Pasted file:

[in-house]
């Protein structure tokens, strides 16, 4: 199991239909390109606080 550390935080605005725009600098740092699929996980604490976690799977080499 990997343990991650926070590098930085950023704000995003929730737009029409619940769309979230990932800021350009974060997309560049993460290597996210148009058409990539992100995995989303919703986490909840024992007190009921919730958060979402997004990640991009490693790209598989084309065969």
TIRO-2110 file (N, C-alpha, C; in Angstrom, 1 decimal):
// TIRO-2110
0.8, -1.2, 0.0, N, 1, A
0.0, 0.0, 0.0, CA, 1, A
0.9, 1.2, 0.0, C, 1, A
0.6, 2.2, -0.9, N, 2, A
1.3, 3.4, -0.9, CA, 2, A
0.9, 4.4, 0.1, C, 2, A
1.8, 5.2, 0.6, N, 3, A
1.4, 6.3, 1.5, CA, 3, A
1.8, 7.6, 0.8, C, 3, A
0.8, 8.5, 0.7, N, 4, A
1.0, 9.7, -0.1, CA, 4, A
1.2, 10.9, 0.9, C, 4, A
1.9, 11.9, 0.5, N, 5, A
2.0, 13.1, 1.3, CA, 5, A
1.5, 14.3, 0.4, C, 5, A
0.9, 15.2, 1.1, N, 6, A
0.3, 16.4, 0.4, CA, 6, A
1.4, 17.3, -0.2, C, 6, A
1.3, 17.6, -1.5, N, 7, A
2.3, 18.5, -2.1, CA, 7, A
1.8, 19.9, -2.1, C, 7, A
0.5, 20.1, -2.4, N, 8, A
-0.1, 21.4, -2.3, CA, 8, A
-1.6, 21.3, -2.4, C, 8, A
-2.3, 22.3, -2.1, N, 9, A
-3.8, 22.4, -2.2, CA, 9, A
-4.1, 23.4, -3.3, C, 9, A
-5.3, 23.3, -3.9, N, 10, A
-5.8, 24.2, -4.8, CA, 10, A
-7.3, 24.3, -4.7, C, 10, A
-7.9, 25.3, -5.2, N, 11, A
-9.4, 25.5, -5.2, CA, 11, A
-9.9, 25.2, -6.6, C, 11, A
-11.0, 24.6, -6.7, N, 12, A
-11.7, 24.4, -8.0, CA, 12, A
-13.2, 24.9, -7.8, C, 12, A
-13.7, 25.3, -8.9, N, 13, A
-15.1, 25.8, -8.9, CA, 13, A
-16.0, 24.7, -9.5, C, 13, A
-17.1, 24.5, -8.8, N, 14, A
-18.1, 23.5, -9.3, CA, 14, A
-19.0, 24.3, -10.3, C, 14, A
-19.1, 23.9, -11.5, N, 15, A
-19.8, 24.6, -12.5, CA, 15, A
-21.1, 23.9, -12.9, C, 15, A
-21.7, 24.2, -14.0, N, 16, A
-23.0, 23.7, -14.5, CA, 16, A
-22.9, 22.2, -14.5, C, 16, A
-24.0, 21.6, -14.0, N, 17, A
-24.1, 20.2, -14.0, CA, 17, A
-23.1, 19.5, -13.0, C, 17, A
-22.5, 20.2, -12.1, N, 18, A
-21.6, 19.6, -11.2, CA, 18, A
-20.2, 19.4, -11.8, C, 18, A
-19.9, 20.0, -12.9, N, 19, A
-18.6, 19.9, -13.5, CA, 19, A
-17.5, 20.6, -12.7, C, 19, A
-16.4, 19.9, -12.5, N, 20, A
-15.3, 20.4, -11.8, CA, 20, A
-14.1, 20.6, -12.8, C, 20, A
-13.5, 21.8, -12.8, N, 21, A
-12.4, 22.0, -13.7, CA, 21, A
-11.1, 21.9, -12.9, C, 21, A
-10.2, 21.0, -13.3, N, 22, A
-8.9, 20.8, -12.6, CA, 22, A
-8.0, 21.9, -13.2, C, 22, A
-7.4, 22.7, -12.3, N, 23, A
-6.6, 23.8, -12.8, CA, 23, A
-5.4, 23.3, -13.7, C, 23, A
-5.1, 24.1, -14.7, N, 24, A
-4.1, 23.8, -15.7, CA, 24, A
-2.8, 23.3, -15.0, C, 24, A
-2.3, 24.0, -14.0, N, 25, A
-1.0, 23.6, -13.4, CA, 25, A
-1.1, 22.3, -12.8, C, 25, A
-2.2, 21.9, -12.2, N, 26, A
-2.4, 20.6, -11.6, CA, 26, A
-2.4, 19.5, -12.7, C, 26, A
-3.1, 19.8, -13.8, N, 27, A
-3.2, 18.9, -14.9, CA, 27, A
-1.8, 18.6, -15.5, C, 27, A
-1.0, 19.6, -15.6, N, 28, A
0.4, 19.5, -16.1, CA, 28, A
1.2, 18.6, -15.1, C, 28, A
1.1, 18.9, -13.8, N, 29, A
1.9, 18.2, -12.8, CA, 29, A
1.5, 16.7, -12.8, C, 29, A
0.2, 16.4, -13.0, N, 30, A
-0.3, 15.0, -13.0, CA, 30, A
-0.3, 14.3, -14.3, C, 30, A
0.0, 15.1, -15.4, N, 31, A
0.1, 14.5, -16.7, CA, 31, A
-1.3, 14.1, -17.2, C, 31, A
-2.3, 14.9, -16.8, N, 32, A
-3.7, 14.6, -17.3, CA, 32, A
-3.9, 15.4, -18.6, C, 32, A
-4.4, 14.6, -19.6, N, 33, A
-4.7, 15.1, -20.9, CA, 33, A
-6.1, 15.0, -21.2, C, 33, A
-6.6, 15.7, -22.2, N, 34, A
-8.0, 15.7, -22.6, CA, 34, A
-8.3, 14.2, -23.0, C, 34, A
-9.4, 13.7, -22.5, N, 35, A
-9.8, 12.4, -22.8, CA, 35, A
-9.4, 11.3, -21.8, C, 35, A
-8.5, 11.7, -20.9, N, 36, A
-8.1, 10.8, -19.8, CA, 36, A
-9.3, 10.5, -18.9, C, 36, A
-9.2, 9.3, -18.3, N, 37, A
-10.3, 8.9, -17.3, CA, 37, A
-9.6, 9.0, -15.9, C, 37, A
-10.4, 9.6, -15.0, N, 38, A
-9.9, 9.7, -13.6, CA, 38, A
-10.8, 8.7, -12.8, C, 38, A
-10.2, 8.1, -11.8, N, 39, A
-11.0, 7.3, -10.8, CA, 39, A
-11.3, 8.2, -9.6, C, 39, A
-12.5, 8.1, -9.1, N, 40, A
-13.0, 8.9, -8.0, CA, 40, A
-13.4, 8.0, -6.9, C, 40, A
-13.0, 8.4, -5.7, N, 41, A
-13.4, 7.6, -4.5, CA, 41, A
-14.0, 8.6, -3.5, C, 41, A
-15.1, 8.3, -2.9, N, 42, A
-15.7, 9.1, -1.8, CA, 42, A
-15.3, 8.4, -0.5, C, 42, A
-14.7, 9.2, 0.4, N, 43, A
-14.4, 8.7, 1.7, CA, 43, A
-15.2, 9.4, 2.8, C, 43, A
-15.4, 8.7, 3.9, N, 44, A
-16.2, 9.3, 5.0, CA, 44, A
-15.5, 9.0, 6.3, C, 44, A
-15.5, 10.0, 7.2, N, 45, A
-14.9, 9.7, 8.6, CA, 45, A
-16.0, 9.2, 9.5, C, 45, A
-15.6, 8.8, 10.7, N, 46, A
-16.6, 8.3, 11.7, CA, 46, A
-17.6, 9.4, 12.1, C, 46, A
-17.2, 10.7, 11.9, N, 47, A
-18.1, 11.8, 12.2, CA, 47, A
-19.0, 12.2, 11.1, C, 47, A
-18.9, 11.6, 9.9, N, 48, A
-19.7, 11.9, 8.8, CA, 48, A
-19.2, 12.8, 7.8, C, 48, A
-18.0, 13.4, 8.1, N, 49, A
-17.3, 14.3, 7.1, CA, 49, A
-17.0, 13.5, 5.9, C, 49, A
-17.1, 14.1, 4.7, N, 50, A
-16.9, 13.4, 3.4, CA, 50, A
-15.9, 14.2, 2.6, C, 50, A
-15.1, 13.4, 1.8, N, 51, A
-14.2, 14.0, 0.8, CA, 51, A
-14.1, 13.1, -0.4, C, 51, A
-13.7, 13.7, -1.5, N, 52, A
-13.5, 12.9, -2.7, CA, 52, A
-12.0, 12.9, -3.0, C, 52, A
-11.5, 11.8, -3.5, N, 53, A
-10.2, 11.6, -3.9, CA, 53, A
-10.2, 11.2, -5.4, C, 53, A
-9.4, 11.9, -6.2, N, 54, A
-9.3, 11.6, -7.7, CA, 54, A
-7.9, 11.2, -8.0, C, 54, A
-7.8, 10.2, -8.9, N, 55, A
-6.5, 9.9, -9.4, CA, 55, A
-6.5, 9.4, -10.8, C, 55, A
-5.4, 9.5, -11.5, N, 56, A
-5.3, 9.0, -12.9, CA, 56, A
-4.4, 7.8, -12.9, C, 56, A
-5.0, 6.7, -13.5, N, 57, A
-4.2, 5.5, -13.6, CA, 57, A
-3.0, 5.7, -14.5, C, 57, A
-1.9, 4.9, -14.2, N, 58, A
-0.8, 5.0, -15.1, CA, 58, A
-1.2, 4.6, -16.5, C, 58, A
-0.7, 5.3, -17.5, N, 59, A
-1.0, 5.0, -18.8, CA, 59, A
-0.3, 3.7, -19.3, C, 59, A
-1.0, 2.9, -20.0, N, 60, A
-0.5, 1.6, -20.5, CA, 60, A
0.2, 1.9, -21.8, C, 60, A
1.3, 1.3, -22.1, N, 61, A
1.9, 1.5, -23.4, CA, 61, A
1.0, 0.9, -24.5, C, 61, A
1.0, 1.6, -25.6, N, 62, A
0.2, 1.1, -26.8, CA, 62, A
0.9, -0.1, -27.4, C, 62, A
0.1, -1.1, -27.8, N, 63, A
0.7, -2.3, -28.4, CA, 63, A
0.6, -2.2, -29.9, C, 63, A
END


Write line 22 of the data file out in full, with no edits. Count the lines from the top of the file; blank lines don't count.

1.4, 17.3, -0.2, C, 6, A